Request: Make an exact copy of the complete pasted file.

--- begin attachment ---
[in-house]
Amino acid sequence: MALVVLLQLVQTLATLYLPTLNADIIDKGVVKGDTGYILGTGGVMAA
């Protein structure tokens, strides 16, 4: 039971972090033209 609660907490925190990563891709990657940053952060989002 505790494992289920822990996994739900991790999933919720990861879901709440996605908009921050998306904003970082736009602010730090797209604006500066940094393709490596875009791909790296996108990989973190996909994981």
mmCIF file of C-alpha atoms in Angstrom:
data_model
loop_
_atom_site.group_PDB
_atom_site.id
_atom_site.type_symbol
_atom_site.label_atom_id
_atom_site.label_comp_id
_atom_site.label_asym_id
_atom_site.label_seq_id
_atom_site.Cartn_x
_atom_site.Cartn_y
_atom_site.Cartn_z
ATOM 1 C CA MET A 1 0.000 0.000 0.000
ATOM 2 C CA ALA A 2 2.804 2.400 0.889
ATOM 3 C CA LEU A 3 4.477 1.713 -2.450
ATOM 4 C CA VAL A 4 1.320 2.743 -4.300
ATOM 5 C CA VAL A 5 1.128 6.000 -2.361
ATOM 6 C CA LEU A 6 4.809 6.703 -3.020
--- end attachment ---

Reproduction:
[in-house]
Amino acid sequence: MALVVLLQLVQTLATLYLPTLNADIIDKGVVKGDTGYILGTGGVMAA
């Protein structure tokens, strides 16, 4: 039971972090033209 609660907490925190990563891709990657940053952060989002 505790494992289920822990996994739900991790999933919720990861879901709440996605908009921050998306904003970082736009602010730090797209604006500066940094393709490596875009791909790296996108990989973190996909994981």
mmCIF file of C-alpha atoms in Angstrom:
data_model
loop_
_atom_site.group_PDB
_atom_site.id
_atom_site.type_symbol
_atom_site.label_atom_id
_atom_site.label_comp_id
_atom_site.label_asym_id
_atom_site.label_seq_id
_atom_site.Cartn_x
_atom_site.Cartn_y
_atom_site.Cartn_z
ATOM 1 C CA MET A 1 0.000 0.000 0.000
ATOM 2 C CA ALA A 2 2.804 2.400 0.889
ATOM 3 C CA LEU A 3 4.477 1.713 -2.450
ATOM 4 C CA VAL A 4 1.320 2.743 -4.300
ATOM 5 C CA VAL A 5 1.128 6.000 -2.361
ATOM 6 C CA LEU A 6 4.809 6.703 -3.020